One bright spot in U.S.-China relations? China’s enormous corn-buying spree

July 31, 2020, 10:02 AM UTC

The U.S.-China relations are at a low point, but China on Thursday made its biggest-ever U.S. corn order, putting a small dent in the roughly $10 billion in agricultural purchases it owes the U.S. as part of the trade deal.

On Thursday, the U.S. Department of Agriculture reported its largest-ever daily corn selloff to China, recording that China had purchased 1.94 million tonnes of corn in a single day. It marked the third-largest one-day U.S. corn purchase from any country since 1977, overtaking China’s previous record purchase of 1.86 million tonnes, which it made two weeks ago.

China is on an American corn-buying spree at a time when China’s agricultural purchases from the U.S. could help smooth over what’s an otherwise rocky relationship between the two powers that are feuding over the coronavirus, human rights, and territorial claims in the South China Sea.

In January, the U.S. and China signed the Phase 1 trade deal, an agreement that sought to initiate an end the two-year-long trade war. As part of the deal, China agreed to purchase $36.6 billion in agricultural goods from the U.S. in 2020.

On July 28, the Peterson Institute for International Economics published a study indicating that through June, China lagged far behind in its crop-buying commitment. PIIE found that China had imported $8.7 billion worth of agricultural imports from the U.S., far below the roughly $18 billion it would have needed to stay on pace to meet its year-end target.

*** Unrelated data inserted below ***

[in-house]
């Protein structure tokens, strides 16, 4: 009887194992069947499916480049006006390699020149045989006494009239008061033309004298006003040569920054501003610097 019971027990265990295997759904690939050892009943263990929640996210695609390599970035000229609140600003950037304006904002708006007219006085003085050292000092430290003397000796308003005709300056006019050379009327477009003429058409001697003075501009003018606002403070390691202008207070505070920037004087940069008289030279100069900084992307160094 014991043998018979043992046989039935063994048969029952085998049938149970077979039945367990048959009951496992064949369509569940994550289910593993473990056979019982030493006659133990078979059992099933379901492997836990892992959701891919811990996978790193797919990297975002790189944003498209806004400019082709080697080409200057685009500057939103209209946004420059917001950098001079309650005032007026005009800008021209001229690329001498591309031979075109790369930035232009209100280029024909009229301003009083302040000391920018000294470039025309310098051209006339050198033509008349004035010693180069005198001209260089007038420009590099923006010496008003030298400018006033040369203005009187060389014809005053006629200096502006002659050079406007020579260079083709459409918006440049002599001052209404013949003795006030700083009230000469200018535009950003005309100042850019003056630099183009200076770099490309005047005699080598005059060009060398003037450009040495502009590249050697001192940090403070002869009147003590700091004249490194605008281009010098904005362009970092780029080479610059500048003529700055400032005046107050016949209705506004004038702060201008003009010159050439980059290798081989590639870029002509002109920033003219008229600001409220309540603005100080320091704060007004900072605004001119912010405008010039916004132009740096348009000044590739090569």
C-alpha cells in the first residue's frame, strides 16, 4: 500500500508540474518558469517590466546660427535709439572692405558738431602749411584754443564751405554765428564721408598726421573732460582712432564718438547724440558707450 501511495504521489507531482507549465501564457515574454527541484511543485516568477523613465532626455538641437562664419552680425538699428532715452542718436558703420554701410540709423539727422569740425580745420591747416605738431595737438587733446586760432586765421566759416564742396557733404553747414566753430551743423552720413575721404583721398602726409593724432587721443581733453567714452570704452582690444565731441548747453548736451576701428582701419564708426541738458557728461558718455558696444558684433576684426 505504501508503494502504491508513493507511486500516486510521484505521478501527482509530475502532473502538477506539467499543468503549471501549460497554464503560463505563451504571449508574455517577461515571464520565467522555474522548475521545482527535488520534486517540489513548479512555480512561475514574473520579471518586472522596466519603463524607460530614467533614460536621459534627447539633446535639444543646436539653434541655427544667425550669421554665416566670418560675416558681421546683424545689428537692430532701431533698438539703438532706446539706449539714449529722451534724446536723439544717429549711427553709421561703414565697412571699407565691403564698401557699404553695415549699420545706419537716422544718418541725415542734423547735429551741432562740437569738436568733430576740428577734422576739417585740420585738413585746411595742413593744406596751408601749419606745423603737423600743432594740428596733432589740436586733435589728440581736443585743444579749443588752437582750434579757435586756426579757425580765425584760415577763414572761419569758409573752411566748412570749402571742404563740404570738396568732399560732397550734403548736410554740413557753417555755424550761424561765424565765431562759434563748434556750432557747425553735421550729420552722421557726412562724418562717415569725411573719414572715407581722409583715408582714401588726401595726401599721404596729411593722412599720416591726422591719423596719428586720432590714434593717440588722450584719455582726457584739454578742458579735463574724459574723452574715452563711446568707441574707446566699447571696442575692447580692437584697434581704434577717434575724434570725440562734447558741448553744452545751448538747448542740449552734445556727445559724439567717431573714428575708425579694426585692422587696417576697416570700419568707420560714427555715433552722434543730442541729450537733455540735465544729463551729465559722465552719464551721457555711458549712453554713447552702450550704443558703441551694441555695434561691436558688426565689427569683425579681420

The United States Department of Agriculture did not specify how much China paid for its Thursday purchase; recent export prices peg the cost of 1.94 million tonnes of corn at nearly $300 million.

China’s recent corn splurges represent progress toward its 2020 goal, but the purchases may have as much to do with meeting domestic demand as they do with fulfilling the trade deal.

In China, domestic corn prices are climbing, a delayed effect of China’s 2016 decision to cut a farming subsidy program, the Wall Street Journal reports. That year, the Chinese government ended its price-guarantee program for corn farmers, which propped up the industry and allowed farmers to stockpile large quantities of corn.

China’s corn supply now appears to be running out just as demand for it is on the rise.

Beginning in 2018, an outbreak of African Swine Fever devastated China’s hog population, killing roughly half of all pigs. Now, hog stocks appear to be bouncing back. Chinese state media reports that Chinese farms have more than 5 million more pigs than they had at the beginning of the year. In total, Xinhua, a media outlet, estimates hog stocks in China are now at 81% of pre-swine fever levels. The increase in pigs means a rising demand for corn, which is used as feed.

In the U.S., China’s corn orders are what matters, regardless of the rationale. U.S. farmers, who represent a vital voting base for President Donald Trump and were hard hit by the trade war, are on the receiving end of those purchases. In that regard, China’s corn orders reflect well on Trump and his administration, even if he escalates his anti-China rhetoric elsewhere.